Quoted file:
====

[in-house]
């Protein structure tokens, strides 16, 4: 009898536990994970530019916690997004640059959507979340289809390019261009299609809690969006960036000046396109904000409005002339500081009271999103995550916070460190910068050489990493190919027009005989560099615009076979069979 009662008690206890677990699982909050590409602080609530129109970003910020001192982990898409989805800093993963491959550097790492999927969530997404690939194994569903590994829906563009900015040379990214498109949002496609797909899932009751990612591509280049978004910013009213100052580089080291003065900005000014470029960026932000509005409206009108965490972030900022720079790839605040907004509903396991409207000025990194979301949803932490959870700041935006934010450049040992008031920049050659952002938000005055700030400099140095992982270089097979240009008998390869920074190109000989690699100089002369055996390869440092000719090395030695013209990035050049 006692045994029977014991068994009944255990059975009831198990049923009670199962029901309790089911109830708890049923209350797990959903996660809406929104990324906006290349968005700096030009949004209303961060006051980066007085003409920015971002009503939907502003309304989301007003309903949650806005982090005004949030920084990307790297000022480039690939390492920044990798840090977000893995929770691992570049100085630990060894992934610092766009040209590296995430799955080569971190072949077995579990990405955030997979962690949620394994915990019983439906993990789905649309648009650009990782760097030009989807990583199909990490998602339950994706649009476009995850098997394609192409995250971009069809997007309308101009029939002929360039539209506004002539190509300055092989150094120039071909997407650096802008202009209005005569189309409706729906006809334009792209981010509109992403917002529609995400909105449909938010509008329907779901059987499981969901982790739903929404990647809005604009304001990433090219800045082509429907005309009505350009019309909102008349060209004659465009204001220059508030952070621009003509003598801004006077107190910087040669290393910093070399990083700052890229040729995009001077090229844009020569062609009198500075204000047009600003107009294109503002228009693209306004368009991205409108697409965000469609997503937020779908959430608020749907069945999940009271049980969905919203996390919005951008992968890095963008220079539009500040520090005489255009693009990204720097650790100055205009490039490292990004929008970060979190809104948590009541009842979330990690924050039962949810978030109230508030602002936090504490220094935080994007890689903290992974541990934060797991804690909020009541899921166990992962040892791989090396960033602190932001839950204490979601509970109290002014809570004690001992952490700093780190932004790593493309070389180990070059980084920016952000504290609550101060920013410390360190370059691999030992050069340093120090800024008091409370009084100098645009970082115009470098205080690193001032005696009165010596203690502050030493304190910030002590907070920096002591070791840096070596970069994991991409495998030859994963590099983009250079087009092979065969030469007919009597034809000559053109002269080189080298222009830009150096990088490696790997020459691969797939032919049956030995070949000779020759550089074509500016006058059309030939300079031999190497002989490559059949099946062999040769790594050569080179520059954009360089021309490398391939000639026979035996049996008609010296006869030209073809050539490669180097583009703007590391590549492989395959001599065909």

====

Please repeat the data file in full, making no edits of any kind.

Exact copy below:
[in-house]
């Protein structure tokens, strides 16, 4: 009898536990994970530019916690997004640059959507979340289809390019261009299609809690969006960036000046396109904000409005002339500081009271999103995550916070460190910068050489990493190919027009005989560099615009076979069979 009662008690206890677990699982909050590409602080609530129109970003910020001192982990898409989805800093993963491959550097790492999927969530997404690939194994569903590994829906563009900015040379990214498109949002496609797909899932009751990612591509280049978004910013009213100052580089080291003065900005000014470029960026932000509005409206009108965490972030900022720079790839605040907004509903396991409207000025990194979301949803932490959870700041935006934010450049040992008031920049050659952002938000005055700030400099140095992982270089097979240009008998390869920074190109000989690699100089002369055996390869440092000719090395030695013209990035050049 006692045994029977014991068994009944255990059975009831198990049923009670199962029901309790089911109830708890049923209350797990959903996660809406929104990324906006290349968005700096030009949004209303961060006051980066007085003409920015971002009503939907502003309304989301007003309903949650806005982090005004949030920084990307790297000022480039690939390492920044990798840090977000893995929770691992570049100085630990060894992934610092766009040209590296995430799955080569971190072949077995579990990405955030997979962690949620394994915990019983439906993990789905649309648009650009990782760097030009989807990583199909990490998602339950994706649009476009995850098997394609192409995250971009069809997007309308101009029939002929360039539209506004002539190509300055092989150094120039071909997407650096802008202009209005005569189309409706729906006809334009792209981010509109992403917002529609995400909105449909938010509008329907779901059987499981969901982790739903929404990647809005604009304001990433090219800045082509429907005309009505350009019309909102008349060209004659465009204001220059508030952070621009003509003598801004006077107190910087040669290393910093070399990083700052890229040729995009001077090229844009020569062609009198500075204000047009600003107009294109503002228009693209306004368009991205409108697409965000469609997503937020779908959430608020749907069945999940009271049980969905919203996390919005951008992968890095963008220079539009500040520090005489255009693009990204720097650790100055205009490039490292990004929008970060979190809104948590009541009842979330990690924050039962949810978030109230508030602002936090504490220094935080994007890689903290992974541990934060797991804690909020009541899921166990992962040892791989090396960033602190932001839950204490979601509970109290002014809570004690001992952490700093780190932004790593493309070389180990070059980084920016952000504290609550101060920013410390360190370059691999030992050069340093120090800024008091409370009084100098645009970082115009470098205080690193001032005696009165010596203690502050030493304190910030002590907070920096002591070791840096070596970069994991991409495998030859994963590099983009250079087009092979065969030469007919009597034809000559053109002269080189080298222009830009150096990088490696790997020459691969797939032919049956030995070949000779020759550089074509500016006058059309030939300079031999190497002989490559059949099946062999040769790594050569080179520059954009360089021309490398391939000639026979035996049996008609010296006869030209073809050539490669180097583009703007590391590549492989395959001599065909």